cal topic. Past generations of Norwegians have had comfortable relations with Britain and North America, less so with continental Europe. Memories of the Nazi occupation during the Second World War persist. And the country shared a 196-km border with the former Soviet Union, whose air bases were just five minutes flying time away.

Norway’s historic gaze westward has not been completely averted by the arrival of European satellite television. Younger Norwegians may be more European in outlook than their parents, but there is still hardened resistance to a formal union with Gucci Italy and haughty France. That resistance is strongest outside the main cities of Oslo and Bergen, in regions such as Lillehammer’s surrounding countryside where farmers and hunters, known as dol—hardened rural Norwegians given to furrowed brows and grunted one-word answers—are deeply suspicious of Euro-influences. A roots revival is evident in Lillehammer, where many residents still negotiate icy sidewalks on the traditional sparks (a sort of walk-

er with metal runners), which long ago disappeared from the sidewalks of more cosmopolitan Oslo. “We do not suffer from isolationism, but rather a fear that Norwegian traditions could be overrun,” says Kjaernsli. “People wonder: will rich Germans and Italians start buying up huge chunks of our southern coast, or outbid us for land to hunt on?”

This is a country that has always been far more comfortable going out to explore the world than welcoming others to its shores. Outside of Oslo, the country remains a monolithically white, Lutheran society. Norway has put on a friendly face for the Games, but the feeling is one of being welcomed into a family get-together rather than the more colorful mix of a block party. “Norwegians have a strong sense of moral superiority that sometimes can by hypocritical,” says Nita Kapoor, a Norwegian of East Indian heritage. ‘They can be very critical of American race relations, but then complain about their own problems of ‘integrating some groups.’ They are having the same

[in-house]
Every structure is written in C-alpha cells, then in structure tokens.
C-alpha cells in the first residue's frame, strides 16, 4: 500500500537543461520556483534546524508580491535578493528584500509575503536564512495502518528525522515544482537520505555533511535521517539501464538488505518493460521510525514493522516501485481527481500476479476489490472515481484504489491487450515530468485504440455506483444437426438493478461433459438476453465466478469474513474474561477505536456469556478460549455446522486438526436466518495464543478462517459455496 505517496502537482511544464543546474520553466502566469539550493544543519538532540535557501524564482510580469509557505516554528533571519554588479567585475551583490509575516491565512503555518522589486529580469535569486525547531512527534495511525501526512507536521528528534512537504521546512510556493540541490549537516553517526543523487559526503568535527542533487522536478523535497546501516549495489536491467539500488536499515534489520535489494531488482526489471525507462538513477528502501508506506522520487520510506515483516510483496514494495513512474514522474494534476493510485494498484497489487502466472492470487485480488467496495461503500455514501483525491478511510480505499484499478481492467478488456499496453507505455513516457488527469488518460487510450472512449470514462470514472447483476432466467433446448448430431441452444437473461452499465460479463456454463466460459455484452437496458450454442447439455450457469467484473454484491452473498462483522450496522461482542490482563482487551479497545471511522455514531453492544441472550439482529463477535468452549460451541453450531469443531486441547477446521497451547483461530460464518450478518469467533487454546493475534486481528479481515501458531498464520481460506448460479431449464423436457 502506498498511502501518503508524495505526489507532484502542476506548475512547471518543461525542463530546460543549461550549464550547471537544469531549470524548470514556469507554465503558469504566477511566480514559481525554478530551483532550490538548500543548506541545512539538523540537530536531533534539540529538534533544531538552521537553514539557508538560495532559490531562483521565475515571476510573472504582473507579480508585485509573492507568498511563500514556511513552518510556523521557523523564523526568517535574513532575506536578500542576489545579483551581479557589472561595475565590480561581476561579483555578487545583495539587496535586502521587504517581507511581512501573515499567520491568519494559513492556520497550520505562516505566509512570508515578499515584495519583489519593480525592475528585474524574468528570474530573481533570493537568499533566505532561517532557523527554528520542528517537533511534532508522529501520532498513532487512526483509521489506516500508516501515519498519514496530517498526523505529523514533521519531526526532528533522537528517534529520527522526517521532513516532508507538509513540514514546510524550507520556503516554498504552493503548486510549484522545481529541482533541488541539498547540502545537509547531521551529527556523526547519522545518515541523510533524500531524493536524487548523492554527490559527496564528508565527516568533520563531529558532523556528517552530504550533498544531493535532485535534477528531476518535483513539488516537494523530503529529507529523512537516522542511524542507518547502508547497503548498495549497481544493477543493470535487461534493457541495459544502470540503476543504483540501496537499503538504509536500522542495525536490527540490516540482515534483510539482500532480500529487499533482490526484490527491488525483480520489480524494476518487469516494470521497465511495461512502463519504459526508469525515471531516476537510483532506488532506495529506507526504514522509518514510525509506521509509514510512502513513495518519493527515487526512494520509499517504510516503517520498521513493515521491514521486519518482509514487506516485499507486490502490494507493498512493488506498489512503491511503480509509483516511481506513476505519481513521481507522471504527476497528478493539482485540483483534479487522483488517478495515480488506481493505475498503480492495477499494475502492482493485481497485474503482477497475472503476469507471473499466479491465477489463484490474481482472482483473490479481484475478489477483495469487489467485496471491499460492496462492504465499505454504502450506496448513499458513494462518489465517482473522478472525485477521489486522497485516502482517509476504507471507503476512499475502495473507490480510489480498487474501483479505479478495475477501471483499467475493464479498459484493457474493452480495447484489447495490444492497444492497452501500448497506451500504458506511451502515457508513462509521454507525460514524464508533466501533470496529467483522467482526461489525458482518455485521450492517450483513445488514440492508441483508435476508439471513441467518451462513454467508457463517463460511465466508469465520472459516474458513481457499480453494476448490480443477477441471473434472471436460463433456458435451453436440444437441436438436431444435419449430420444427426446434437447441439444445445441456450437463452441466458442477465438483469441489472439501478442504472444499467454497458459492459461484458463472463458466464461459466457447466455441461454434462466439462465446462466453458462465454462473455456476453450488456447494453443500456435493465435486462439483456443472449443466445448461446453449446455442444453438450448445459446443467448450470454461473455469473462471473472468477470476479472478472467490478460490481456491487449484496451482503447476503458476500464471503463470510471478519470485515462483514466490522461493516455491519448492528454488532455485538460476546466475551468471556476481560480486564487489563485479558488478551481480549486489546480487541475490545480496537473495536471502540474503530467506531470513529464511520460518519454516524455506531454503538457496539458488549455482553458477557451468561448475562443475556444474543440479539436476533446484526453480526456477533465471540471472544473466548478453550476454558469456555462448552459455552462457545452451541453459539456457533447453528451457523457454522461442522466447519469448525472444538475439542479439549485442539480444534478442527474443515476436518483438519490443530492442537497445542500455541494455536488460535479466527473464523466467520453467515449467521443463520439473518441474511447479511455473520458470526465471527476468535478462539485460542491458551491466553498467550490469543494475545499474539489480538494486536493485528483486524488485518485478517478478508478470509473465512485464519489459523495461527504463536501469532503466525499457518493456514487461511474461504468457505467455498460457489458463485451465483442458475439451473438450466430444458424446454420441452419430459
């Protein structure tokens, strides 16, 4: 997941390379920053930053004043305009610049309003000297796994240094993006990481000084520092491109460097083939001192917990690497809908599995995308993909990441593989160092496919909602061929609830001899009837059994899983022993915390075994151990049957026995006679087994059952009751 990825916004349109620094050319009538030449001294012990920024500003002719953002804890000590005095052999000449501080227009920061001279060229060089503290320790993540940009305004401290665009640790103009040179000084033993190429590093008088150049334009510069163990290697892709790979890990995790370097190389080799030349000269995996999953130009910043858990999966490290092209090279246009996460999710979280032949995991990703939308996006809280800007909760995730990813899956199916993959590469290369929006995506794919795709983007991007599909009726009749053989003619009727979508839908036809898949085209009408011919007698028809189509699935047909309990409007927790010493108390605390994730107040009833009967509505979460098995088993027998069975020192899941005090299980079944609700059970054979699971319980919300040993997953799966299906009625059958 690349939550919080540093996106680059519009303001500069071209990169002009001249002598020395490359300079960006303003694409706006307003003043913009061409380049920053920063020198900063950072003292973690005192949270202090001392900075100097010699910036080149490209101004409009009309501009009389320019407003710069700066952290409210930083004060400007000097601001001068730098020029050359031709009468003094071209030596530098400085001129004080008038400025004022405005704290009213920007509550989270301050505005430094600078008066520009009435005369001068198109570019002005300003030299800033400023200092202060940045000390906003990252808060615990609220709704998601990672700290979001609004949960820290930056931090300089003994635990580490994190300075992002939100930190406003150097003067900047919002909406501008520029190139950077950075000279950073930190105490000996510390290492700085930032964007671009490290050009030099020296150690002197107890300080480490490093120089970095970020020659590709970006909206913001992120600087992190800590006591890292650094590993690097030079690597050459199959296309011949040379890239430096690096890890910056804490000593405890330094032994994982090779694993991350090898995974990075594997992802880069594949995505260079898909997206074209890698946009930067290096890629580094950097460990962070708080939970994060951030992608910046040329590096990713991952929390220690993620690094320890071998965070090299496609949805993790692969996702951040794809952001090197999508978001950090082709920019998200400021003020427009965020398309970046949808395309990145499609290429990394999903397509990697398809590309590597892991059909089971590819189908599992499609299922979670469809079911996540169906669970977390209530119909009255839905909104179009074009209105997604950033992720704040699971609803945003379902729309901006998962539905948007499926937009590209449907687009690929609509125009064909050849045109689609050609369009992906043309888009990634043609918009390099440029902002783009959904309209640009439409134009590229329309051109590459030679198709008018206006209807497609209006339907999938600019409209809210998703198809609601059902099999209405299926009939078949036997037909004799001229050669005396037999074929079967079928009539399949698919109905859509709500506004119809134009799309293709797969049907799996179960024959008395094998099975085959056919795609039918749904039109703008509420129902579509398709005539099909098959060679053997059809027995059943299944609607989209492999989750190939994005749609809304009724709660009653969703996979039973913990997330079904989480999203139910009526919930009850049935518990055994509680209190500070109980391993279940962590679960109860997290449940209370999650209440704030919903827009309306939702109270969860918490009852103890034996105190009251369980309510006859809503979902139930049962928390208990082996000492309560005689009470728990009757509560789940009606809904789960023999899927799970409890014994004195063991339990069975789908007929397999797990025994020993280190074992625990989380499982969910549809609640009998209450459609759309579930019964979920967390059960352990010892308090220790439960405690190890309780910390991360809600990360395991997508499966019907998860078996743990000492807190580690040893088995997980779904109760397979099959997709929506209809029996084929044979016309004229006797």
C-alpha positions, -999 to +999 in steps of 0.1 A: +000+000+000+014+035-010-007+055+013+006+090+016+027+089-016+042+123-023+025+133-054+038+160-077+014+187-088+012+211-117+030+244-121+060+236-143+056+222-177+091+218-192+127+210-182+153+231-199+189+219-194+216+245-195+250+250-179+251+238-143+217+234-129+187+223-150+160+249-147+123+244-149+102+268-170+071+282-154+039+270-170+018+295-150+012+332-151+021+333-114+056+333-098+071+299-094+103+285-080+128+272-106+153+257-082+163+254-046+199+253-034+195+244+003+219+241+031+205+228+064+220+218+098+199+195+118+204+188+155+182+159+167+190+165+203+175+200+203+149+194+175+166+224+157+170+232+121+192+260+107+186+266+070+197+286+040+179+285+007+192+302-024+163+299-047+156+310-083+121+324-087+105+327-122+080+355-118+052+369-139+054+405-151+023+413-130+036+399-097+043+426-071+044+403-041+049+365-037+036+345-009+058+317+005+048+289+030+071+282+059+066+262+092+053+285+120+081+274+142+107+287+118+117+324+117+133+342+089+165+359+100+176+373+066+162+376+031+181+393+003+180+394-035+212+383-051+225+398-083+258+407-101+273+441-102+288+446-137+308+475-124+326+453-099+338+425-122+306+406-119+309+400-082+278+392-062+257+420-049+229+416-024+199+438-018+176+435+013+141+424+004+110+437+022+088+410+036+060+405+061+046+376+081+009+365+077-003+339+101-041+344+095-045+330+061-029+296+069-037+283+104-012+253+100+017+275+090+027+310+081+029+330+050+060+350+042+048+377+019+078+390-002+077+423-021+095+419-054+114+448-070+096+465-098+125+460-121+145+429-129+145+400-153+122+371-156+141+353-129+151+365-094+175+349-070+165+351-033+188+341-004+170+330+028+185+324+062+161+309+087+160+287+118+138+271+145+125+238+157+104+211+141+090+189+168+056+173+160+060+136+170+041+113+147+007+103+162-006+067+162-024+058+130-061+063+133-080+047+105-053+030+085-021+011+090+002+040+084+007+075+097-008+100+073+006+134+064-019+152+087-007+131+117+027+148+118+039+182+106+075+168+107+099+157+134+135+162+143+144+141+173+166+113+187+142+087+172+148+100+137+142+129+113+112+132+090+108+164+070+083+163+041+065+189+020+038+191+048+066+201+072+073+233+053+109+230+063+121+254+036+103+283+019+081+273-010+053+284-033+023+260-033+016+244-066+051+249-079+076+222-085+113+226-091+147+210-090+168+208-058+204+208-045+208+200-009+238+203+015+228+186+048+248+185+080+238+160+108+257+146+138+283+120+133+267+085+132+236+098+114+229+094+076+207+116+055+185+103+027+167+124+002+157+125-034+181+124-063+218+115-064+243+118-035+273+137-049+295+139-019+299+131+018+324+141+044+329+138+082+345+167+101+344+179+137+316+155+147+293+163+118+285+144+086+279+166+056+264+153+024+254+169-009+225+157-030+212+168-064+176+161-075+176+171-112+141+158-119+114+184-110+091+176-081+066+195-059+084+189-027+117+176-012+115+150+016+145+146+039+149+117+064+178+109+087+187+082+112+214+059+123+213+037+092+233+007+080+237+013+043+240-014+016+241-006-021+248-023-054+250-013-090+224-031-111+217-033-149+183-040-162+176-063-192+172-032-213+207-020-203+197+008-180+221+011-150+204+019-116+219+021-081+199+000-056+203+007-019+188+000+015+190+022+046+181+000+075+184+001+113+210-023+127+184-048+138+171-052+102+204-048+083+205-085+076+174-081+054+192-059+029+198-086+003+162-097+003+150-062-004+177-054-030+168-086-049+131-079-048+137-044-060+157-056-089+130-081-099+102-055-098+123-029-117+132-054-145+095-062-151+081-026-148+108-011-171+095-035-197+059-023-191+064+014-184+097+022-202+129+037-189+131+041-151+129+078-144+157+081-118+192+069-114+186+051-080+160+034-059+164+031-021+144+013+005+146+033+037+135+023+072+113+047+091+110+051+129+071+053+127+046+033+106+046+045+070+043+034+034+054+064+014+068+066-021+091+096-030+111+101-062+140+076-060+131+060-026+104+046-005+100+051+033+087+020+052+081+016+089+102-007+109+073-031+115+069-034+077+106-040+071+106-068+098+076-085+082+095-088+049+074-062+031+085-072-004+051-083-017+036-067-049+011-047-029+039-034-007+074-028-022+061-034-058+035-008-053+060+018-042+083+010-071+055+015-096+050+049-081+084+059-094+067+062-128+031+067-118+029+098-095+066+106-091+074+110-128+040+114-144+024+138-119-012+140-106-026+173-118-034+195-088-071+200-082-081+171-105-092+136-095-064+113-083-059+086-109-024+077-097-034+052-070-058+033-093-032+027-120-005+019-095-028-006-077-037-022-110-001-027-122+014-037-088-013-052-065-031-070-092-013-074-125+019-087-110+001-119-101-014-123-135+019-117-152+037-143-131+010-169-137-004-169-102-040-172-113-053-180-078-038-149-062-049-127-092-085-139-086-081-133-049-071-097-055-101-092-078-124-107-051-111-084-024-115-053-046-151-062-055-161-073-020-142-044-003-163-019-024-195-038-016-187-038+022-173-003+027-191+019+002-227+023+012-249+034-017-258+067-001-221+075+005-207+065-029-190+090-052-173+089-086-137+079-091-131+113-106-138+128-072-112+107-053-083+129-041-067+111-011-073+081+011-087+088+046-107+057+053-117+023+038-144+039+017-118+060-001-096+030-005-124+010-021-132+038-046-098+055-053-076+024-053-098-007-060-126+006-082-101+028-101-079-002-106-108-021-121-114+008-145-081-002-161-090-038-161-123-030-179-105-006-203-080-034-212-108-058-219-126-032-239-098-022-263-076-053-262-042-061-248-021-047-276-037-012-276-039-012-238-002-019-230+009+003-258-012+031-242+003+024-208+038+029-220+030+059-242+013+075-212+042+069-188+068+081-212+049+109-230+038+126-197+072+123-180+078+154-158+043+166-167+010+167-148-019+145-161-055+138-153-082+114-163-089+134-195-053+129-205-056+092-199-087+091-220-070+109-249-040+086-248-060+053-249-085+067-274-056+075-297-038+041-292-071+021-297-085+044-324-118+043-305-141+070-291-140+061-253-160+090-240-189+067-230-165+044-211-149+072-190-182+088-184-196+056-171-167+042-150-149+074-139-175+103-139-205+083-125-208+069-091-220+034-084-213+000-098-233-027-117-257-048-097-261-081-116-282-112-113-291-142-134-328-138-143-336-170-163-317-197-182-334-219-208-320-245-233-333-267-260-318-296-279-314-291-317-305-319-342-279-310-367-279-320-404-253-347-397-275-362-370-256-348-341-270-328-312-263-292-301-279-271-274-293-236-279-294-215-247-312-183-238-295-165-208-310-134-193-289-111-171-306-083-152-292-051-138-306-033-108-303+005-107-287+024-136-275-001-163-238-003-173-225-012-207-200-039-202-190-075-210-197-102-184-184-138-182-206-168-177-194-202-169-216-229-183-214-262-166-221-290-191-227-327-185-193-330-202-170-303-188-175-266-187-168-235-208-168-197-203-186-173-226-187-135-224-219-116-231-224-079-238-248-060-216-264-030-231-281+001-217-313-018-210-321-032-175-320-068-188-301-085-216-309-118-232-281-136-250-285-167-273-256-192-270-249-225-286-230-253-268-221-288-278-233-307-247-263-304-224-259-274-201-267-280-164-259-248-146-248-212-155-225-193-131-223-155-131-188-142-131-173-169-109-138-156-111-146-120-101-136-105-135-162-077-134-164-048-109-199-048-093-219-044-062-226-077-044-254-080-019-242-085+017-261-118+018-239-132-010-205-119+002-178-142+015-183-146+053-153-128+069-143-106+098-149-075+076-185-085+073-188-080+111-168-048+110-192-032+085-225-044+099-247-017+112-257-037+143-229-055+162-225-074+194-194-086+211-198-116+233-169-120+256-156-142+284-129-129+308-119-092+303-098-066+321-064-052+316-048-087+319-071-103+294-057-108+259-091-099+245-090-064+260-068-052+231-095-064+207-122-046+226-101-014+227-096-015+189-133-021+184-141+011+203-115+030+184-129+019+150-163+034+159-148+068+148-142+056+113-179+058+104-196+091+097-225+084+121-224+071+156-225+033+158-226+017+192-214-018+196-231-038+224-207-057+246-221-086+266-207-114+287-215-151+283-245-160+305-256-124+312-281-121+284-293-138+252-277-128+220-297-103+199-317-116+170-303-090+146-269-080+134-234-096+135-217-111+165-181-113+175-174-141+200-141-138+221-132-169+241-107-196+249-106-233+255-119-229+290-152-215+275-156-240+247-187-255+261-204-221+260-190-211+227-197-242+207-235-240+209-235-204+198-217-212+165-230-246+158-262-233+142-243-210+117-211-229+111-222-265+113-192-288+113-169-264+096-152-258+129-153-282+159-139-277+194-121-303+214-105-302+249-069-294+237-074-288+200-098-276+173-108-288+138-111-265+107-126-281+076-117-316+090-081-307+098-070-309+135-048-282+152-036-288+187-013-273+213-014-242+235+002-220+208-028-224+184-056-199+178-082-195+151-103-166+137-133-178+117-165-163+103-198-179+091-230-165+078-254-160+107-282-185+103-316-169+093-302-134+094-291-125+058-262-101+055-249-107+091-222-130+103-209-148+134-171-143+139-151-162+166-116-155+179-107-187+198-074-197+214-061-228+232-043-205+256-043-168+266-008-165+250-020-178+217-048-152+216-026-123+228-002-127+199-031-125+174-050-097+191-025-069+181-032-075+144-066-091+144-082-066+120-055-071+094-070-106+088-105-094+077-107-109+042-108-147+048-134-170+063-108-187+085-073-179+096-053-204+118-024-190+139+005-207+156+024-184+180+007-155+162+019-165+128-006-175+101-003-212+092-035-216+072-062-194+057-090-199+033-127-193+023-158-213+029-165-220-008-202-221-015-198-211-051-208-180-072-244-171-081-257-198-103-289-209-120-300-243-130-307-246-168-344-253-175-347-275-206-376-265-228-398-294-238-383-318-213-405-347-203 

problem with the rise of neo-Nazis as the rest of Europe, and I think that a lot of the reason they wanted the Olympics was a nostalgia for the simpler world that existed when they hosted the Games the last time in 1952.”

h, the 1952 Oslo Games. They are nostalgic for Canadians, too, since that is where the Edmonton Mercurys won Canada’s last hockey gold medal—the last before Soviet hockey dominance began. Which begs the question: why can’t Norwegians play hockey? The internationalization of the sport swept up the Swedes and Finns, as well as central European countries. How did Norway, the winter sports superpower, get left behind to endure 16-0 blowouts in Olympic hockey?

Hockey certainly has deep roots in Norway. Bandy, its predecessor, was played there in the 19th century, and the modem game has been around since at least the 1930s. The oldest Norwegian hockey trophy is even called the “Canada Cup,” donated by the Canadian Embassy in 1947 to go to the Norwegian junior hockey champion. ‘We must admit that time has taken its toll on the actual trophy,” the Norwegian Ice Hockey Association wrote in a letter last month to the Canadian ambassador, requesting that the embassy pay to have the cup refurbished. “It now has been won 46 times and been through the same number of not-always-too-gentle victory celebrations.”

Norwegians themselves are puzzled by their lack of hockey success. There has never been a Norwegian hockey star, although some scouts see great promise in Espen (Shampoo) Knutsen, a 22-year-old scoring sensation who has been drafted, appropriately, by the Hartford Whalers. “Norway has never had a hockey culture of its own,” says Geir Myhre, 39, coach of Lillehammer’s local professional team, who previously played 15 years for Norwegian national teams. “Some years, we are coached by North Americans who teach us to play aggressively up and down the ice. And some years, we are coached by Swedes, who prefer a defensive style, with more curves, more patience.” Myhre himself prefers the Canadian approach. “Canadian players are always talking to one another, playing with heart and guts,” he says. “That is what I try to teach my team, but I have to remind them to talk to one another—to overcome that Norwegian reserve, you know.”

Like the rest of those clichés about Norway, these Olympics may bury that old image. The hockey team, “our best yet,” says Myhre, is ready. So is the rest of Norway’s talented home team, led by versatile alpine skier Kjetil André Aamodt. Olympic success at home may earn Norway more international sporting respect. And exposing the world to Norwegian culture will certainly help prevent a repeat of British figure skater Steven Cousins’ unhappy experience in December, when he tried, but failed, to find ingratiating Norwegian music to accompany his freestyle routine (ever daring, Cousins will settle for the reliable Chariots of Fire theme). This is Norway’s moment in the winter sun, its chance to join Calgary in showing the world that Nordic nations are not just beautiful landscapes inhabited by dour, boring people. When the flame goes out and the last traffic jam evaporates, Lillehammer may well be etched in memories as the Little Town That Could. □